Green’s Dictionary of Slang

dew n.

1. vaginal secretions.

[UK]Harris’s List of Covent-Garden Ladies 37: She plentifully showers down the genial dew on whatever seed is sown in her parterre .

2. (Anglo-Irish/US, also dew-bowl) whisky, usu. illicitly distilled.

[UK]E. Howard Rattlin the Reefer 157: Then came the whisky — the real dew.
[UK]Sporting Mag. Nov. 39: Come, send the gosson to the dunghill beyant for a dhrop of the dew, for the divil a [...] still-hunter or potteen spy is among us.
[US]Durivage & Burnham Stray Subjects (1848) 81: Jest fetch on your ‘prary dew’ for the hull lot, and d--- the expense.
[US]Cincinnati Enquirer 7 Sept. 10/7: Lush, Budge, Bilge-water, Tamshack, Fire-water, Tangle-foot, Elixir, Dew-bowl, and various other terms denote whisky.
[Aus]Dead Bird (Sydney) 18 Oct. 6/3: [The] Rooster gave him to drink of the dew of Ben Nevis.
[UK]J. Ware Passing Eng. of the Victorian Era 108/1: Dew o’ Ben Nevis (Lond. and Min. Taverns). A fortunate name discovered by a Scotch distiller to distinguish his whiskey. [...] ‘Twa o’ bennevis’ (the ’e’ pronounced short) is a common request, always complied with in the hard-working land o’ cakes.
[US]R. Chandler Long Good-Bye 173: The roses nod their heads with dew. Maybe I’m a rose. Brother, have I got dew.

3. (US drugs) marijuana [ref. is to illegality, i.e. ext of sense 1, rather than any image of wetness].

[US](con. 1970) J.M. Del Vecchio 13th Valley (1983) 394: Break out the dew. Them dudes need a toke.
E. Damerson in Dusted Mag. at [Internet] As capitalism and debauchery proceeded from flirtation to full-tilt codependency, the media needed a patsy. The dew was scapegoated for political reasons outside the scope of, uh, a record review.

4. (US gay) oily sweat exuded by the anus.

[US]B. Rodgers Queens’ Vernacular 61: dew oily sweat secreted from the anus.

SE in slang uses

In compounds

dew-beaters (n.) [note Norfolk dial. dew-beaters, heavy, waterproof shoes]

1. those who get up early, i.e. before the dew has evaporated.

[UK]J. Hacket Memorial of John Williams Pt 1 57: The Dew-beaters have trod the way for those that come after them.
[UK]Isle of Wight Obs. 23 June 4/9: A match was played [...] betwen the second eleven of the Isle of Wight club, and the eleven of the ‘Dew-beaters’ (a club formed of the young men [...] who rise early in the morning [so] they get two or three hours of play before commencing their usual day duties).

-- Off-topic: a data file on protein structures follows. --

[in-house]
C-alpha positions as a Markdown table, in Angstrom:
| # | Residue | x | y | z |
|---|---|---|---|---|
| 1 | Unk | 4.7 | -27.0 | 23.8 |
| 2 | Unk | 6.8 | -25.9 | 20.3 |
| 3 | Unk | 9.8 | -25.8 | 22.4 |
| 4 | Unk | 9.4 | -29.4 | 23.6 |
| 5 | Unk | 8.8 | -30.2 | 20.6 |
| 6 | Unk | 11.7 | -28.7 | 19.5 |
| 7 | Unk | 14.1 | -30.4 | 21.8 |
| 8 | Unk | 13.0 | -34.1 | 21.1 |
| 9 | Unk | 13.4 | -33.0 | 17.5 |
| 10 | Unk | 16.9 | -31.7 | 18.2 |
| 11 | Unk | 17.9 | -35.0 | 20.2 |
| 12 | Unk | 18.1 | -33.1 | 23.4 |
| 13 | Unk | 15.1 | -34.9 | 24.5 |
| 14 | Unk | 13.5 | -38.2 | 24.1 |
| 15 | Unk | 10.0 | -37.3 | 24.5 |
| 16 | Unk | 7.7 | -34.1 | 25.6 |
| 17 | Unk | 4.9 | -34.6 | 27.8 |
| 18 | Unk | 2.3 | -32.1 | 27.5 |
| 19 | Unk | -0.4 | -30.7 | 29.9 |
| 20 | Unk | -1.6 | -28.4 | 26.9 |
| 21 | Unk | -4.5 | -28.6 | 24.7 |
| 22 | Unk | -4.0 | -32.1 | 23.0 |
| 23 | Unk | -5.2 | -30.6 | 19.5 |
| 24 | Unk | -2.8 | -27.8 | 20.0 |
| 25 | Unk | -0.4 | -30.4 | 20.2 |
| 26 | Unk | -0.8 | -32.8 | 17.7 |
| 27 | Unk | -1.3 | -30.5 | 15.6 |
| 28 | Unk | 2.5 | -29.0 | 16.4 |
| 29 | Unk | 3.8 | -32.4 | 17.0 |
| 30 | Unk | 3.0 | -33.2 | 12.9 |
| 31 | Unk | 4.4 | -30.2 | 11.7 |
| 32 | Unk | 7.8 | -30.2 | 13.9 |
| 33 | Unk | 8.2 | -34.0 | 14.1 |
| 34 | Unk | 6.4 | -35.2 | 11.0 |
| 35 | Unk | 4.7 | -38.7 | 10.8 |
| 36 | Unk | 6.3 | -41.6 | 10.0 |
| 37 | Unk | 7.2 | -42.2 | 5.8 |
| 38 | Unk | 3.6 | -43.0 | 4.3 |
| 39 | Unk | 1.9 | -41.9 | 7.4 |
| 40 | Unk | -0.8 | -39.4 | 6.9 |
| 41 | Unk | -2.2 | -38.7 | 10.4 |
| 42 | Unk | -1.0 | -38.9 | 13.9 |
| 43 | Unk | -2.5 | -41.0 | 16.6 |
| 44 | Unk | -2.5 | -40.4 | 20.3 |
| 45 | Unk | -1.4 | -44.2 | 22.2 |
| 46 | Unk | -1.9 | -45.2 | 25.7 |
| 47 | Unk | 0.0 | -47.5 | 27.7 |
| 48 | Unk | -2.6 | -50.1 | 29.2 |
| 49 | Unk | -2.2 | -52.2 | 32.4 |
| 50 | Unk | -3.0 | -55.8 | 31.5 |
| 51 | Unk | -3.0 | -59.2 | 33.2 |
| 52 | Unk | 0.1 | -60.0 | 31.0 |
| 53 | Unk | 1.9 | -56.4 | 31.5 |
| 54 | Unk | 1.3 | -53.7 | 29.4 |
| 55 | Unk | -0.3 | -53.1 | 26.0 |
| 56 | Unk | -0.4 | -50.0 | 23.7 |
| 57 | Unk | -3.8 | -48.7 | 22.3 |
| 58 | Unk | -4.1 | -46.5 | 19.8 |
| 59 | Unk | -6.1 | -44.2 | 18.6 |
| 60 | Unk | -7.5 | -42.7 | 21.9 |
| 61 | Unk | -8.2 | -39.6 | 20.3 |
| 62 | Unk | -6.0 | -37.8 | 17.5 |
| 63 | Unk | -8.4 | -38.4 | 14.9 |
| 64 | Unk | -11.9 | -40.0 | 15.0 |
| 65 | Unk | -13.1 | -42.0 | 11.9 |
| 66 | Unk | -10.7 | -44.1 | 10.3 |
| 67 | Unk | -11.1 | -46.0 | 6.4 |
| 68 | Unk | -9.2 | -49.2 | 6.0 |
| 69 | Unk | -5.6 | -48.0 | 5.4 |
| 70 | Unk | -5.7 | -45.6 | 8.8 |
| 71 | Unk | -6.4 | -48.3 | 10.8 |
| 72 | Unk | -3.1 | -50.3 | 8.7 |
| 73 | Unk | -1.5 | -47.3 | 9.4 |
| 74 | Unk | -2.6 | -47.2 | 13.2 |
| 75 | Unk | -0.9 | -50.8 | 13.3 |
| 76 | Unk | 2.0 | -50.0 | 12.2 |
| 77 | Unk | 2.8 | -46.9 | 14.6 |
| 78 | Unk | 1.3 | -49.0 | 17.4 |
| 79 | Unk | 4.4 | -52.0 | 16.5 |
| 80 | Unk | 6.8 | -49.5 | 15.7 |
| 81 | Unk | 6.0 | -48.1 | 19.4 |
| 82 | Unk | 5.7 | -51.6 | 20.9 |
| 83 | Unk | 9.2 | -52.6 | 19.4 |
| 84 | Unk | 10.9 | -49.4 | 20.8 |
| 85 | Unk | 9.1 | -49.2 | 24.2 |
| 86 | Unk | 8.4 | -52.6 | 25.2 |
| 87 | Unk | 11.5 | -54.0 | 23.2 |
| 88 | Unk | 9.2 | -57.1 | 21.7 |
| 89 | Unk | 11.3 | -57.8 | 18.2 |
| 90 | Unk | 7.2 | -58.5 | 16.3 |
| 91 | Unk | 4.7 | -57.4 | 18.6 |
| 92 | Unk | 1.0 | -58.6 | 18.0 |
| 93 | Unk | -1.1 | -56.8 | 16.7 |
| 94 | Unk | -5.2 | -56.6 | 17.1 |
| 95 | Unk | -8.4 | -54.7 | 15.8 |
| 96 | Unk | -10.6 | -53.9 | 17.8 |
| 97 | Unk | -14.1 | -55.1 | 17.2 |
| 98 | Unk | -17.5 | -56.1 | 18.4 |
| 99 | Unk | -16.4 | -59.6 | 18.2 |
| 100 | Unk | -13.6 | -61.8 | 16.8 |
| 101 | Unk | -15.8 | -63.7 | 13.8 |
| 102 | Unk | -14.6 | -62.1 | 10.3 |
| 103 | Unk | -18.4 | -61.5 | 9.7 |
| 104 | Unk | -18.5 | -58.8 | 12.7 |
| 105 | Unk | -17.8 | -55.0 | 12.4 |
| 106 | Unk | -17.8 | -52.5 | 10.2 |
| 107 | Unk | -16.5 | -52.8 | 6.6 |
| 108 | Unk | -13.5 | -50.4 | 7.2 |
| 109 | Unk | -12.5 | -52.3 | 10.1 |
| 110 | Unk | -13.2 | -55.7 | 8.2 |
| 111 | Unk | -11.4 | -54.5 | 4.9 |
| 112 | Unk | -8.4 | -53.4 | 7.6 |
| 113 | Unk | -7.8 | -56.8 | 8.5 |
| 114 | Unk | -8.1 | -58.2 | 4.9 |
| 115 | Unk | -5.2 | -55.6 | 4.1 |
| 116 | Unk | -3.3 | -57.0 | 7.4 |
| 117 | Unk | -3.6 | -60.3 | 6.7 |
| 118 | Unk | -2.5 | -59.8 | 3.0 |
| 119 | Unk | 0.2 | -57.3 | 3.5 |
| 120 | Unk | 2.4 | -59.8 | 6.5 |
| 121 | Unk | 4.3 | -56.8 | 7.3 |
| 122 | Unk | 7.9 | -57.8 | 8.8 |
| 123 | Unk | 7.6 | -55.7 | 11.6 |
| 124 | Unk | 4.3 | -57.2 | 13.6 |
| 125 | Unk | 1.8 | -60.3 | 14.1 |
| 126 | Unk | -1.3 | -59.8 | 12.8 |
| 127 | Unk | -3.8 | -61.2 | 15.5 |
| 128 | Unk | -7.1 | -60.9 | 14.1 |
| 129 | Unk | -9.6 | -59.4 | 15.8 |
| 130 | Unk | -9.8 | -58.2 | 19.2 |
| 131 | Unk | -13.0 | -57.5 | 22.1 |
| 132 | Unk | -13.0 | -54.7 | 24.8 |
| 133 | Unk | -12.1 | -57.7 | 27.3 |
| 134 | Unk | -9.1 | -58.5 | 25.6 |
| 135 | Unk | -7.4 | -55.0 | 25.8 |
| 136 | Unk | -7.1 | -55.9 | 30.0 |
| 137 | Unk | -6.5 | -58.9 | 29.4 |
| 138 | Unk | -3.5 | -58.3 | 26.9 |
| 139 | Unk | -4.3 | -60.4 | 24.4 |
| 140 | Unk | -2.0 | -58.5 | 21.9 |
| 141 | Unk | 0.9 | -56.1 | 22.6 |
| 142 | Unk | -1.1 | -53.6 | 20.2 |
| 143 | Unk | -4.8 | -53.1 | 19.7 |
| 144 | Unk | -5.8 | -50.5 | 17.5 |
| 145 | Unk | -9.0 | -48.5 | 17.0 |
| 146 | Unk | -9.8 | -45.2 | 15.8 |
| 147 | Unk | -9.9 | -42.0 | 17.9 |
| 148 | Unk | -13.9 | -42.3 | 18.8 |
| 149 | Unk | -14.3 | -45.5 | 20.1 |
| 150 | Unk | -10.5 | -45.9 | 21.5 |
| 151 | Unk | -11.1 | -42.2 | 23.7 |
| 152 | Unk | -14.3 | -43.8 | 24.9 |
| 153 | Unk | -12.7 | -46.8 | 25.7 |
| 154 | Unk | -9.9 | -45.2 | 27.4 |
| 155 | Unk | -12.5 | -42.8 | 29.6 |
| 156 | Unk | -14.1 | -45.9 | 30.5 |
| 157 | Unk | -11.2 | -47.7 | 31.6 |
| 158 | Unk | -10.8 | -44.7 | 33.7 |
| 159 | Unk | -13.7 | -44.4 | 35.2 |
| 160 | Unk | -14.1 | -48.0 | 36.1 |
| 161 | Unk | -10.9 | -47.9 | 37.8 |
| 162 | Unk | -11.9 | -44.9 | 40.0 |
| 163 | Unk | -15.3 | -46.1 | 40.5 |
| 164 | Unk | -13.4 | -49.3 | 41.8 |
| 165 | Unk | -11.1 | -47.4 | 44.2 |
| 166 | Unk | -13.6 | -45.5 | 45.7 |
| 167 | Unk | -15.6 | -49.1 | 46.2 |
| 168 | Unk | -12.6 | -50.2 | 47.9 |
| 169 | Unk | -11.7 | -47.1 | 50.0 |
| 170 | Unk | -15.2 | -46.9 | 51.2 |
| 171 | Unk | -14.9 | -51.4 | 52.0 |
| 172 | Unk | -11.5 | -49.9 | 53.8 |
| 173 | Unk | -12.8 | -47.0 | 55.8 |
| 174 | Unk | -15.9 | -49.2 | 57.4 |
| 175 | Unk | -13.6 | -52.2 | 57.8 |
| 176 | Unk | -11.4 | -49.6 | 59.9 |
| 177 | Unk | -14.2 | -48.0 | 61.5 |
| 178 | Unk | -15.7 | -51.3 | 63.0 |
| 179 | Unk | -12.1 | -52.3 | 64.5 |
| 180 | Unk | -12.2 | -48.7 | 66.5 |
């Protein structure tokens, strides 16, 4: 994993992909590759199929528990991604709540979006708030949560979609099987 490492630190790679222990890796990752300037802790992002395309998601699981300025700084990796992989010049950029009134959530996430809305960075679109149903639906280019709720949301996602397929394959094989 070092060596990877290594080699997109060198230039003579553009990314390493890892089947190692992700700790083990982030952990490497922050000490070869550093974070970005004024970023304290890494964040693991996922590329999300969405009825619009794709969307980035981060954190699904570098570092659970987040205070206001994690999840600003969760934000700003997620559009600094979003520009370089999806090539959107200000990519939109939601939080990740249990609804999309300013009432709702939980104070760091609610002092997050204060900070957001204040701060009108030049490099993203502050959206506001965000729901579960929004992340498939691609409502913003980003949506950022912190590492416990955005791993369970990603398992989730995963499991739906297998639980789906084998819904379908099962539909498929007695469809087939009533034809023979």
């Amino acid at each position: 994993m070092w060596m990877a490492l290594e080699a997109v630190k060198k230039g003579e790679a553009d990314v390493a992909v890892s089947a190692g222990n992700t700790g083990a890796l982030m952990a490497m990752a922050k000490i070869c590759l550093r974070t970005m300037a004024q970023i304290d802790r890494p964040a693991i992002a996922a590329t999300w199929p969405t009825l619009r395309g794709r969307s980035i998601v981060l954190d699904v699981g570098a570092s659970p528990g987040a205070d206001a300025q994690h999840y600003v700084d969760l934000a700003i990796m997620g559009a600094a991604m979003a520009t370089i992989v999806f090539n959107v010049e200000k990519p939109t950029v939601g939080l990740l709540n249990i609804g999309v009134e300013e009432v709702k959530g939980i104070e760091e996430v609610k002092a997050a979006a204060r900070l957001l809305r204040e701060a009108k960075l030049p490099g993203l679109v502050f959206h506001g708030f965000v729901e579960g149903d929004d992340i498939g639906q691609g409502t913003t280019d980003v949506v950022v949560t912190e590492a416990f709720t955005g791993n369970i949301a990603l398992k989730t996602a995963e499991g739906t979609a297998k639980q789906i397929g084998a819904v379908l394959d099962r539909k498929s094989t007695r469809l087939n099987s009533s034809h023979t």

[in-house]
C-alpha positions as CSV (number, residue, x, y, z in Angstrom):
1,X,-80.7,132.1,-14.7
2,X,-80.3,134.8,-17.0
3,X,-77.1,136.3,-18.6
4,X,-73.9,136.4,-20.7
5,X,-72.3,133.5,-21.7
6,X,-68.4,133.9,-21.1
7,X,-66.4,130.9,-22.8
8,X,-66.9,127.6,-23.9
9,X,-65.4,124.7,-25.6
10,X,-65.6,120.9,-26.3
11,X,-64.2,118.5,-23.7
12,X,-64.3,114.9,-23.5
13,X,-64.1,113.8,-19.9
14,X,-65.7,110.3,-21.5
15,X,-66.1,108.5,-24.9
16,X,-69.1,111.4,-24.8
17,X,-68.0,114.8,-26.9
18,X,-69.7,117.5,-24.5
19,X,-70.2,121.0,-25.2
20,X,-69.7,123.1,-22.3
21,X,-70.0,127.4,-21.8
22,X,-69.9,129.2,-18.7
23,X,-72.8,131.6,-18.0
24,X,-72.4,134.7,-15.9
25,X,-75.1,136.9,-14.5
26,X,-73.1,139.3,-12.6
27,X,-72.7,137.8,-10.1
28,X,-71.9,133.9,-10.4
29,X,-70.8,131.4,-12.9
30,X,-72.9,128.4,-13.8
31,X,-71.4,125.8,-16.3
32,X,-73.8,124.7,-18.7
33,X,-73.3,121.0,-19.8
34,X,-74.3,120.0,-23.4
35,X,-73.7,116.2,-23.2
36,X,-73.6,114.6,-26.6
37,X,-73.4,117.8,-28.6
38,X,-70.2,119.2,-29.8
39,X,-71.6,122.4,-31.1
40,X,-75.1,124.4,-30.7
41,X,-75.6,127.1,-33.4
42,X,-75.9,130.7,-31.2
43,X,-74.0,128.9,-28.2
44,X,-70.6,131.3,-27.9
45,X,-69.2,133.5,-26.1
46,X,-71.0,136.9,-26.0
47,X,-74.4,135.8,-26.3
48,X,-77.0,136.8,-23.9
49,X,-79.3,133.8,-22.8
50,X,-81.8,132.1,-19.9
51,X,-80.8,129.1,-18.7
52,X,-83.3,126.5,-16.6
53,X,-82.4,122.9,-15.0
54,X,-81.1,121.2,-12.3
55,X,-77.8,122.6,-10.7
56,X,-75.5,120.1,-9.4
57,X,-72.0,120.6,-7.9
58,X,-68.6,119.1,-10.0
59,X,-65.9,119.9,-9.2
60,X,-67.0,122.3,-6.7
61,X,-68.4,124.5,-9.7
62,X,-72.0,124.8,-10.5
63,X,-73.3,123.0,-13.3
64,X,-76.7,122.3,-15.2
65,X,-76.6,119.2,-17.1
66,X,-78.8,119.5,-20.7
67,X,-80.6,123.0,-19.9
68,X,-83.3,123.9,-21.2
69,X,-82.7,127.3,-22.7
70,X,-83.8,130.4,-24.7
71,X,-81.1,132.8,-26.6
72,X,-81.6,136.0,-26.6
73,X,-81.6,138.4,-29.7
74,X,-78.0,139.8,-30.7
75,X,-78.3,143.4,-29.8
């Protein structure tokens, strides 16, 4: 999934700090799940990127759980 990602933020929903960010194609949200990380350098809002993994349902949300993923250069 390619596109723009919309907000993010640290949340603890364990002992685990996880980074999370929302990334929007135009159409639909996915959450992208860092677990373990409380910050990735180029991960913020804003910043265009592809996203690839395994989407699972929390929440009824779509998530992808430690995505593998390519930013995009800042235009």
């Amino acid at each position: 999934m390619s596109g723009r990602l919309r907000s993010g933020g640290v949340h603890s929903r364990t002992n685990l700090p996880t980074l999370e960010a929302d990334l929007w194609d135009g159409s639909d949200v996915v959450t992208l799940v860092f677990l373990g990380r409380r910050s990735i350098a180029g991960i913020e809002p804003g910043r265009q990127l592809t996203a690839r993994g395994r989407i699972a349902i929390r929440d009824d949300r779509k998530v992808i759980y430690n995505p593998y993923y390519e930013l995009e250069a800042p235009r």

2. (UK Und.) the feet.

[UK]G. Stevens ‘A Cant Song’ Muses Delight 177: I darken’d his daylights, and sew’d up his sees, / And up with my dew-beaters tript him.
[UK]W. Toldervy Hist. of the Two Orphans IV 100: Goutify your dewbeaters, said she, what right have you to ask questions of me?
[UK]G. Parker Life’s Painter 154: I gave him such a gallows snatch of the dew-beaters that he was dead near twenty minutes by the sherif’s watch before the other two.
[UK]G. Andrewes Dict. Sl. and Cant.
[UK]Lex. Balatronicum.
[UK]Sir W. Scott Peveril of the Peak IV 12: ‘First hold out your dew-beaters till I take off the darbies.’ ‘Is that usual?’ said Peveril, stretching out his feet as the fellow directed, while his fetters were unlocked.
[UK]G. Kent Modern Flash Dict.
[UK]Flash Dict. in Sinks of London Laid Open.
[US]Matsell Vocabulum.
[UK]Hotten Sl. Dict.
[UK]H. Baumann Londinismen (2nd edn).
dew-drink (n.)

a drink served to farm labourers before they start work.

[UK]Hotten Sl. Dict.

see separate entries.

dew-flaps (n.) [var. on pissflaps under piss n.]

the labia.

Desdemona at [Internet] Cherry would sit for hours and squeeze her shag bag tight, [...] She would stick her finger in and squeeze her dew-flaps around it, gauging how tight she felt.